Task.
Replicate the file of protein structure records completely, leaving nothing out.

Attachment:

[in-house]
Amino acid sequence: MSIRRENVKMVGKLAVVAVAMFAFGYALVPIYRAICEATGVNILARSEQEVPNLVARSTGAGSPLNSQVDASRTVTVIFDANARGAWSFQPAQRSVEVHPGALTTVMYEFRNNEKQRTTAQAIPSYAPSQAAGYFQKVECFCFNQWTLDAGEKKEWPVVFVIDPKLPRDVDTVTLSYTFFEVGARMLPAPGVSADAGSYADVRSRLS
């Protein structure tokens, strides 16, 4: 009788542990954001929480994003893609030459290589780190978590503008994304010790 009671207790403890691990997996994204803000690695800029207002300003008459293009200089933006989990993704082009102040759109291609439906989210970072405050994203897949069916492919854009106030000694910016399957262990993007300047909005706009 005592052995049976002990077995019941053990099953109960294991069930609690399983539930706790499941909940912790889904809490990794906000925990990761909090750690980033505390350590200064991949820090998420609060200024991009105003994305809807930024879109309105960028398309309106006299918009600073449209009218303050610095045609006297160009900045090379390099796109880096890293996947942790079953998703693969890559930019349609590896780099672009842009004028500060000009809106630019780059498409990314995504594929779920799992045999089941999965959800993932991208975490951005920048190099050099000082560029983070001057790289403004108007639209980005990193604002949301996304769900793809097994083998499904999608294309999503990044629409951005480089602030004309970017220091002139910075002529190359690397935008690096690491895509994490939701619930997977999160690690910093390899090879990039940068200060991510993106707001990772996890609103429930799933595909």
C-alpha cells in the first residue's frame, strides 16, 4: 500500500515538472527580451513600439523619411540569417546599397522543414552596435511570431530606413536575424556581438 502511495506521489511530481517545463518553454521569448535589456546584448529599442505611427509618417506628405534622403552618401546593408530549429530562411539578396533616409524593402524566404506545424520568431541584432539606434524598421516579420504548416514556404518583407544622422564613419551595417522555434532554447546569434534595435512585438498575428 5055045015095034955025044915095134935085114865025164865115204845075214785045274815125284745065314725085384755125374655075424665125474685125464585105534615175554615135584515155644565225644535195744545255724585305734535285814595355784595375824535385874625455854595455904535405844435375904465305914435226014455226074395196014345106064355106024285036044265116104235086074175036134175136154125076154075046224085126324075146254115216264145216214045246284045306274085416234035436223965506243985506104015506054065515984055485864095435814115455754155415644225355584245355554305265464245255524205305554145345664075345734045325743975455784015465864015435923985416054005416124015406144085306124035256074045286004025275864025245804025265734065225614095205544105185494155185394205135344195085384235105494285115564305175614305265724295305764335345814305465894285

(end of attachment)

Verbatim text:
[in-house]
Amino acid sequence: MSIRRENVKMVGKLAVVAVAMFAFGYALVPIYRAICEATGVNILARSEQEVPNLVARSTGAGSPLNSQVDASRTVTVIFDANARGAWSFQPAQRSVEVHPGALTTVMYEFRNNEKQRTTAQAIPSYAPSQAAGYFQKVECFCFNQWTLDAGEKKEWPVVFVIDPKLPRDVDTVTLSYTFFEVGARMLPAPGVSADAGSYADVRSRLS
């Protein structure tokens, strides 16, 4: 009788542990954001929480994003893609030459290589780190978590503008994304010790 009671207790403890691990997996994204803000690695800029207002300003008459293009200089933006989990993704082009102040759109291609439906989210970072405050994203897949069916492919854009106030000694910016399957262990993007300047909005706009 005592052995049976002990077995019941053990099953109960294991069930609690399983539930706790499941909940912790889904809490990794906000925990990761909090750690980033505390350590200064991949820090998420609060200024991009105003994305809807930024879109309105960028398309309106006299918009600073449209009218303050610095045609006297160009900045090379390099796109880096890293996947942790079953998703693969890559930019349609590896780099672009842009004028500060000009809106630019780059498409990314995504594929779920799992045999089941999965959800993932991208975490951005920048190099050099000082560029983070001057790289403004108007639209980005990193604002949301996304769900793809097994083998499904999608294309999503990044629409951005480089602030004309970017220091002139910075002529190359690397935008690096690491895509994490939701619930997977999160690690910093390899090879990039940068200060991510993106707001990772996890609103429930799933595909």
C-alpha cells in the first residue's frame, strides 16, 4: 500500500515538472527580451513600439523619411540569417546599397522543414552596435511570431530606413536575424556581438 502511495506521489511530481517545463518553454521569448535589456546584448529599442505611427509618417506628405534622403552618401546593408530549429530562411539578396533616409524593402524566404506545424520568431541584432539606434524598421516579420504548416514556404518583407544622422564613419551595417522555434532554447546569434534595435512585438498575428 5055045015095034955025044915095134935085114865025164865115204845075214785045274815125284745065314725085384755125374655075424665125474685125464585105534615175554615135584515155644565225644535195744545255724585305734535285814595355784595375824535385874625455854595455904535405844435375904465305914435226014455226074395196014345106064355106024285036044265116104235086074175036134175136154125076154075046224085126324075146254115216264145216214045246284045306274085416234035436223965506243985506104015506054065515984055485864095435814115455754155415644225355584245355554305265464245255524205305554145345664075345734045325743975455784015465864015435923985416054005416124015406144085306124035256074045286004025275864025245804025265734065225614095205544105185494155185394205135344195085384235105494285115564305175614305265724295305764335345814305465894285